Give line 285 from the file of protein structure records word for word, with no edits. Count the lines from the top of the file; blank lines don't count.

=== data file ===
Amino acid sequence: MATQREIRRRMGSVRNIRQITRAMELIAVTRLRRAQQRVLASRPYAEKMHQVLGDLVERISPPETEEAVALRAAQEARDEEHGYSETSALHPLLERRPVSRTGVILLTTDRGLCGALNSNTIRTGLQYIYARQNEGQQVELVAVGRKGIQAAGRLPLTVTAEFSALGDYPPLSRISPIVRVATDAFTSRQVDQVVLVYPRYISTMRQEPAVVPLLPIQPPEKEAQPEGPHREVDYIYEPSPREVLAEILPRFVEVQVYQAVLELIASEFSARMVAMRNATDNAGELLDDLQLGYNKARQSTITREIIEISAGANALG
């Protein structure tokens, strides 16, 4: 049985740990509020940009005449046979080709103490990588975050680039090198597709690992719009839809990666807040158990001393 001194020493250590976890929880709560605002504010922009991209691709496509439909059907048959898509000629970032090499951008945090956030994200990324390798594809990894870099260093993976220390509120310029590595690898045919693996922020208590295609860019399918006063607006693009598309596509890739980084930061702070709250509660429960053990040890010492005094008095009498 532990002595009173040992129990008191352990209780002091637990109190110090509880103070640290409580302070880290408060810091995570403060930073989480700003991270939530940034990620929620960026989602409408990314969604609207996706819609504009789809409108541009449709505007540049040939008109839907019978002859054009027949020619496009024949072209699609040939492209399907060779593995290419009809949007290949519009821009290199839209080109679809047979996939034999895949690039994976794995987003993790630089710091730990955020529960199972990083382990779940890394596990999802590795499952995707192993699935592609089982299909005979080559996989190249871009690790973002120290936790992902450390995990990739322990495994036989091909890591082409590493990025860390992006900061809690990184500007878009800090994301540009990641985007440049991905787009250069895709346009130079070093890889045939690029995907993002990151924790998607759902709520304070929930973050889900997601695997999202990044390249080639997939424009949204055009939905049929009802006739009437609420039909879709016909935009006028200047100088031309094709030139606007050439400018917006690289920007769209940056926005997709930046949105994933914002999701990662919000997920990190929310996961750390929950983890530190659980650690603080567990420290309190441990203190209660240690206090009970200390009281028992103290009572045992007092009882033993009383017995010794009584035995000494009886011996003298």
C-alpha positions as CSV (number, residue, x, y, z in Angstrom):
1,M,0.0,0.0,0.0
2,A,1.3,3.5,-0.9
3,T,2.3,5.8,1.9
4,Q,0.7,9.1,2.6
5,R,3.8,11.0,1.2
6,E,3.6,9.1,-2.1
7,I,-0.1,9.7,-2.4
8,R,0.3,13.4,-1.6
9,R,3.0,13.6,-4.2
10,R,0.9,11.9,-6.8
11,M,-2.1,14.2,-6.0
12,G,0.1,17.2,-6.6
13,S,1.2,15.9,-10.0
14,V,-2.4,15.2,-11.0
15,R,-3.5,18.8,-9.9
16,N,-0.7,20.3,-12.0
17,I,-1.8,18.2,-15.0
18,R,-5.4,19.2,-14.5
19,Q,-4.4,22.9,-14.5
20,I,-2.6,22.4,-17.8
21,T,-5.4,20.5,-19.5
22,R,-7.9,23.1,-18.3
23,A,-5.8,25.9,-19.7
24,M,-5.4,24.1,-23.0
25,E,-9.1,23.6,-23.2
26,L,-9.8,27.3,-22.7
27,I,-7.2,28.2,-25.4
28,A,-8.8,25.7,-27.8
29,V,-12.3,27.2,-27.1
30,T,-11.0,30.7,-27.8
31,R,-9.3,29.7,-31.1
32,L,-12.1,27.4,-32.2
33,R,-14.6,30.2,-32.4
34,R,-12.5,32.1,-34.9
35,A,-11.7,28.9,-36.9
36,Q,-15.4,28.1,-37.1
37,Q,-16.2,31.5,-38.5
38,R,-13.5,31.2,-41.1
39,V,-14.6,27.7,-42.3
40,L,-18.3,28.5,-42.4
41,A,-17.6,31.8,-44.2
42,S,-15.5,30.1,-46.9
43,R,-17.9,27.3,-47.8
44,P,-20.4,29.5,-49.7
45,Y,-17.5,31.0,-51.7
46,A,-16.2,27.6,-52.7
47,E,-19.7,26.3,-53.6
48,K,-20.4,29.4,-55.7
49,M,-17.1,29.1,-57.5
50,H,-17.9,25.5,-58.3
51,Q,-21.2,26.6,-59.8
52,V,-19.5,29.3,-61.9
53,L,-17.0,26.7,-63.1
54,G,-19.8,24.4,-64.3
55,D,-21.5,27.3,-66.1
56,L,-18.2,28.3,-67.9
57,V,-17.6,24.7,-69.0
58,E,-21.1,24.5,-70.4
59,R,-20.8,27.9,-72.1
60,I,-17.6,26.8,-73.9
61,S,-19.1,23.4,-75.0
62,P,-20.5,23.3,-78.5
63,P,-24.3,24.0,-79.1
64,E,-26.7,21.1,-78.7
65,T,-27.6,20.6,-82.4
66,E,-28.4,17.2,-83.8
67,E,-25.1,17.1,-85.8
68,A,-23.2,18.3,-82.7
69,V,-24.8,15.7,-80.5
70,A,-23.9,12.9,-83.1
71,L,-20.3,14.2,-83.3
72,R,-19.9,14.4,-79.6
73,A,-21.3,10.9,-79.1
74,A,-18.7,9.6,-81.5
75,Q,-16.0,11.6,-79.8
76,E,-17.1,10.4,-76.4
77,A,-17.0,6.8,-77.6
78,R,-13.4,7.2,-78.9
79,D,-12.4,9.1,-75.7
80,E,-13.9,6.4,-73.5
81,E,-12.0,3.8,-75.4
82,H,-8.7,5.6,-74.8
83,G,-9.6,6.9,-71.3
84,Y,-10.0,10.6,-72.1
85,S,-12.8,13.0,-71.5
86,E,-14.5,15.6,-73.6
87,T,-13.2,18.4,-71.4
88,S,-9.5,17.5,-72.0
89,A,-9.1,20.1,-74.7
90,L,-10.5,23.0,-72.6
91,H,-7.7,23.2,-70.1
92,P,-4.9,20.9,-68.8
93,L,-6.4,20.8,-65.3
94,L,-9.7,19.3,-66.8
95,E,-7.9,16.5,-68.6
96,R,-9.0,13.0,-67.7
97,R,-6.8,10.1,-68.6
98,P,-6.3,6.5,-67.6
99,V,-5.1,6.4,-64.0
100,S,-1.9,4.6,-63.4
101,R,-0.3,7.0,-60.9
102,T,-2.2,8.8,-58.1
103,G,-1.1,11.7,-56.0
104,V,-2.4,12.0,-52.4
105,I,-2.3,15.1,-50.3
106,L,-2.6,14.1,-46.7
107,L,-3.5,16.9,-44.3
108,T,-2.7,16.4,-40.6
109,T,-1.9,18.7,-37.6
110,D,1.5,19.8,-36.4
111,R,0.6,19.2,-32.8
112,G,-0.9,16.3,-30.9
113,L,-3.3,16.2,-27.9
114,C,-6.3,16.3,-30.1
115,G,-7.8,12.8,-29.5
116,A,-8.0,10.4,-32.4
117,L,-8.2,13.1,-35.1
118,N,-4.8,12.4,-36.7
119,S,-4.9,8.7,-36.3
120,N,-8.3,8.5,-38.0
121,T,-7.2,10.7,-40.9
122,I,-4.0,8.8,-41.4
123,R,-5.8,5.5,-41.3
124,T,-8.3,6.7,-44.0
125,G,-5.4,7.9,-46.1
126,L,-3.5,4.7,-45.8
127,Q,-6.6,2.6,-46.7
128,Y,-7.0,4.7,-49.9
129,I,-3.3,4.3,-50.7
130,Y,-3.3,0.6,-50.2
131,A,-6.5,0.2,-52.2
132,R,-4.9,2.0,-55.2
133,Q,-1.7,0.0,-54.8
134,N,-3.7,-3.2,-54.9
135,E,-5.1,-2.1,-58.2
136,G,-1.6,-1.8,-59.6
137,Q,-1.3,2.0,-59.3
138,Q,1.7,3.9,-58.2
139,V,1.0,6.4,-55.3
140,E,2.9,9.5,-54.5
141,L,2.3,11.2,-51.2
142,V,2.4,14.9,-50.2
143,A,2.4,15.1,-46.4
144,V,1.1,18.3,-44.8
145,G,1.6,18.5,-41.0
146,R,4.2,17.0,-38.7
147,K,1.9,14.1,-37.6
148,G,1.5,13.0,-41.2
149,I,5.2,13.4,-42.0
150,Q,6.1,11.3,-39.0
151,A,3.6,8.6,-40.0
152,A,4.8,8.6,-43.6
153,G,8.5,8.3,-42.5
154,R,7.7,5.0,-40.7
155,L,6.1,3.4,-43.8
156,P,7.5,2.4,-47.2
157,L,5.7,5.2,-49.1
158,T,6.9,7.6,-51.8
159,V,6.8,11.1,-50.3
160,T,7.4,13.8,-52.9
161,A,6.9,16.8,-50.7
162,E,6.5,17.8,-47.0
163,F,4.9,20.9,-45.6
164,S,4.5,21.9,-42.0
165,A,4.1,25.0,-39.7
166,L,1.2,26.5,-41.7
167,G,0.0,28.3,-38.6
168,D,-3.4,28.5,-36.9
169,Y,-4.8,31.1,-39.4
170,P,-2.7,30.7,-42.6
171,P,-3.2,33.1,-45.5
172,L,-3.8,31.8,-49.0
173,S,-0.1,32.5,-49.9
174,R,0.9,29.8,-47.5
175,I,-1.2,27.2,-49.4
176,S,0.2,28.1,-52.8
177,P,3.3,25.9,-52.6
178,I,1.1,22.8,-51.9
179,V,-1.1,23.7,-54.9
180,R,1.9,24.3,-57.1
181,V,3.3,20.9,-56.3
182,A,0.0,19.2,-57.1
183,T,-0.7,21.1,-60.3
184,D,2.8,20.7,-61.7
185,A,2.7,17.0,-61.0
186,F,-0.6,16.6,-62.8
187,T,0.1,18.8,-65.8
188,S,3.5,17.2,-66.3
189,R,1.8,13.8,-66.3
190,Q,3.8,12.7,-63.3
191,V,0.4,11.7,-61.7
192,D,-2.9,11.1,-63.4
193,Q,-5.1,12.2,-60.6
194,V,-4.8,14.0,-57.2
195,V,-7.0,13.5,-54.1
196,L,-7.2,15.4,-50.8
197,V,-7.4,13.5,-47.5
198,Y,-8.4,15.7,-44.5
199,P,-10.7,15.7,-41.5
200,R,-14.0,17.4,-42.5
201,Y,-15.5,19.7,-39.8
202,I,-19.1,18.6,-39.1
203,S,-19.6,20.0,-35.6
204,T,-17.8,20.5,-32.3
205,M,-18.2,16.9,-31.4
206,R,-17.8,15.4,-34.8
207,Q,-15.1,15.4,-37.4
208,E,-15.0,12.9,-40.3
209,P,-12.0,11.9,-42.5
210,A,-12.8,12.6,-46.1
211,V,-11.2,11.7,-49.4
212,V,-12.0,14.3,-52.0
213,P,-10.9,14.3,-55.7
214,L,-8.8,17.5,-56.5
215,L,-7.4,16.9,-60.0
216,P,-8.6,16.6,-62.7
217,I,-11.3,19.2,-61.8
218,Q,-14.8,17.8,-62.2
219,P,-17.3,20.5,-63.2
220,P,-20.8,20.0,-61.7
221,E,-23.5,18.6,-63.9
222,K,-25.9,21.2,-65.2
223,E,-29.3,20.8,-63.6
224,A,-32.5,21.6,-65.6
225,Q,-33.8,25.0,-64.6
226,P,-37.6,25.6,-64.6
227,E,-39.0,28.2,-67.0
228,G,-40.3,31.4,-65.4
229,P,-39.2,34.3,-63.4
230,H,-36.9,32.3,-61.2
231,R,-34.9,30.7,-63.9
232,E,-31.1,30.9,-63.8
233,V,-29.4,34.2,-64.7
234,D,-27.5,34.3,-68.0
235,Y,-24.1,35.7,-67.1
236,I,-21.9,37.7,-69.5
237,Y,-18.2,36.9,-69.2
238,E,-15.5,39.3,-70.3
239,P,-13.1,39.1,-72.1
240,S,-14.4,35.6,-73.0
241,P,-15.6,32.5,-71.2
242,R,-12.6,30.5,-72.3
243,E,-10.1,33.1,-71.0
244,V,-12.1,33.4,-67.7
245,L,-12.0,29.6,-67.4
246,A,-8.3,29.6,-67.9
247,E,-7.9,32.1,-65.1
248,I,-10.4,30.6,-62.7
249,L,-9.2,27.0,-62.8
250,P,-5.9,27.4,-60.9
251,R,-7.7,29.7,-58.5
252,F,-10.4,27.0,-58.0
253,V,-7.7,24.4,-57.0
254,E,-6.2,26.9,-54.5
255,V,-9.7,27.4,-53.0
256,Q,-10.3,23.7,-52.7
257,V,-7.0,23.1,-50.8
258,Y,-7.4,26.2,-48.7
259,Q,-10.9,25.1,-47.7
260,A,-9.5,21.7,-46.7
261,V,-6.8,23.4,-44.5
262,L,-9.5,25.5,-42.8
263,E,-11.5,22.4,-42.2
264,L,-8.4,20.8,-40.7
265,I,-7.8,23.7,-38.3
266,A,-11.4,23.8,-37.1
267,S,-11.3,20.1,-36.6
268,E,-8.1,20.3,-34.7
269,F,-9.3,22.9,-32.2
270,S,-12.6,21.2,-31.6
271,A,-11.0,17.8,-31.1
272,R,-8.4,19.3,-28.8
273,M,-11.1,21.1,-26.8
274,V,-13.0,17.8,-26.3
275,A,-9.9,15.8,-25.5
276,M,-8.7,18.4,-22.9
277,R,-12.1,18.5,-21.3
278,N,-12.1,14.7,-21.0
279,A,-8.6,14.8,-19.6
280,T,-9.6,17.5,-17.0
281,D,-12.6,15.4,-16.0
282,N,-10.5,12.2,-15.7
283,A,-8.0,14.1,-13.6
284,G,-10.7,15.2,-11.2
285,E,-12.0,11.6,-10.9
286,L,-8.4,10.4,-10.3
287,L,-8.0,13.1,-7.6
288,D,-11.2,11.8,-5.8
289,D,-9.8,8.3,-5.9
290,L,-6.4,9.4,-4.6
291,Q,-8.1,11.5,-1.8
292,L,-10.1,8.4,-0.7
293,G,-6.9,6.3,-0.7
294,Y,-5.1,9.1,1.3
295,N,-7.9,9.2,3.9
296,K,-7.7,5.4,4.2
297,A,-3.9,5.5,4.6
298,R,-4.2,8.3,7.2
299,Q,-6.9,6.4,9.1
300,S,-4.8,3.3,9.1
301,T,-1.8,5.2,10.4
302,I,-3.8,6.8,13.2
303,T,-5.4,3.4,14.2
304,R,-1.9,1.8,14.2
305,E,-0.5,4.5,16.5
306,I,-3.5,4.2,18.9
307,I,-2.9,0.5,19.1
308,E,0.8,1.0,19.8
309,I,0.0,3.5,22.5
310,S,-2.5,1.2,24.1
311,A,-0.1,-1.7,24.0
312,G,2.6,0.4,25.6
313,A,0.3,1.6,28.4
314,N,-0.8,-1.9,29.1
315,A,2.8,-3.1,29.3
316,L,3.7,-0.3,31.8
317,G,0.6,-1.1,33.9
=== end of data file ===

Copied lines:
282,N,-10.5,12.2,-15.7